Erica Enders has won a lot of Pro Stock races and three world championships, but for the last 12 months, she’s been haunted by the “one that got away” at the 2019 U.S. Nationals. Enders was a significant favorite in the final round against teammate Alex Laughlin but lost after she encountered a mechanical issue. Enders recalls the loss as one of the most disappointing moments of her career, but redemption came a year later when he won her second title at the Denso Spark Plugs NHRA U.S. Nationals.
Facing Matt Hartford in the final, Enders did what she does best; leave the starting line with a nearly-perfect .009 reaction time and her Melling Camaro did the rest with a 6.606 that was just enough to cover Hartford’s game 6.610. In the class’ 50th anniversary season, Enders remains one of just 25 drivers that have won the U.S. Nationals in Pro Stock.
“This is really sweet and it means the world to me,” Enders said. “You work your entire life for something like this and it’s a dream come true. I’ve drag raced for 30 years and raced in Pro Stock for 16 years, and so many people have made this possible. This Chevy Camaro is mean, I’ve got the three baddest crew chiefs on the property in Rick Jones, Rickie Jones and Marc Ingersoll, and I’ve got the best team in the world. This is just amazing.”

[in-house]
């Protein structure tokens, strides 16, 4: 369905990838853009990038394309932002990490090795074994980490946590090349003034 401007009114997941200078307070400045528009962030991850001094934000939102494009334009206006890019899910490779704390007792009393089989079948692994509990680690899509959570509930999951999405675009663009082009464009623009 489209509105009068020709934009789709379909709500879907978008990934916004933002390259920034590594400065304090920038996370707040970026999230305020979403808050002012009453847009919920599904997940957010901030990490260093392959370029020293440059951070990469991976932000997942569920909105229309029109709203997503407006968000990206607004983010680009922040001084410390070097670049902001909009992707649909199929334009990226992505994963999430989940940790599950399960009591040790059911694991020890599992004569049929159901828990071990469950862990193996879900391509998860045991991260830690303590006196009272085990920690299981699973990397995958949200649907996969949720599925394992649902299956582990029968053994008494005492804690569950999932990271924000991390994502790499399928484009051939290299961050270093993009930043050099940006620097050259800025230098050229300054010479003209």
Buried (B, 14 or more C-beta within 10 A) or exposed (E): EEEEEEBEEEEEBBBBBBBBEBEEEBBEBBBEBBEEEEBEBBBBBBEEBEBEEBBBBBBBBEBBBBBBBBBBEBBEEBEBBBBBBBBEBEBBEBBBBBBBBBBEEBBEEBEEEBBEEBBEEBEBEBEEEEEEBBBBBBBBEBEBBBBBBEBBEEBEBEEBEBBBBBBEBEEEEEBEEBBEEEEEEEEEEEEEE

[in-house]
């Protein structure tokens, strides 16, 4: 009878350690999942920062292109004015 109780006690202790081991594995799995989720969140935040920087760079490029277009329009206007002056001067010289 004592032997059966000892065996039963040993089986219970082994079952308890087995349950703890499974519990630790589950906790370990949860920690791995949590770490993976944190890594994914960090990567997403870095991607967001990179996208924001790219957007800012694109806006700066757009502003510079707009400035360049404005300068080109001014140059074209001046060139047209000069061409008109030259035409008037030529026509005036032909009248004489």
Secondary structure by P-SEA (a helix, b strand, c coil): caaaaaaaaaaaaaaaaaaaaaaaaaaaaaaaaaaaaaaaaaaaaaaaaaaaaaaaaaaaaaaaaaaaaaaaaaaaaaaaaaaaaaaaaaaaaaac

The entire 16-car field was separated by less than a tenth of a second, and Enders narrowly escaped disaster in round one when she had an uncharacteristically late .080 light in her round one race against Kenny Delco. Enders survived that encounter and went on to beat Deric Kramer and rookie Mason McGaha to reach her 53rd final round.
In four starts this year, Hartford had not been past the second round, but the Total Seal team dug deep at Indy to turn on three win lights on race day. Hartford turned in his best qualifying performance of the season when he drove his Eddie Guaraniccia-tuned Camaro to a 6.572 that landed in the No. 4 spot. From there, he began his march to the final with wins against Fernando Cuadra Sr., and Bo Butner, but he needed a holeshot to help get past Jason Line in the semi’s. Hartford grabbed a slight lead at the start and won by a 6.624 to 6.605 count, holding on to win at the finish line by just three-thousandths of a second.
Just a few months removed from his high school graduation, 18-year old Mason McGaha also made waves at NHRA’s biggest event when he reached the semifinals in his third start. No matter how long he races, McGaha will likely never forget his first round win over his father, Chris. Mason left first, .045 to .081, and held on for a holeshot victory, 6.62 to 6.60. McGaha got a free pass in round two after Koretsky’s two-step ignition malfunctioned and his Nitro Fish Camaro rolled the beams and red-lighted. His dream weekend came to an end when he slowed against Enders, but not before he threw a scare into her with a .001-reaction time.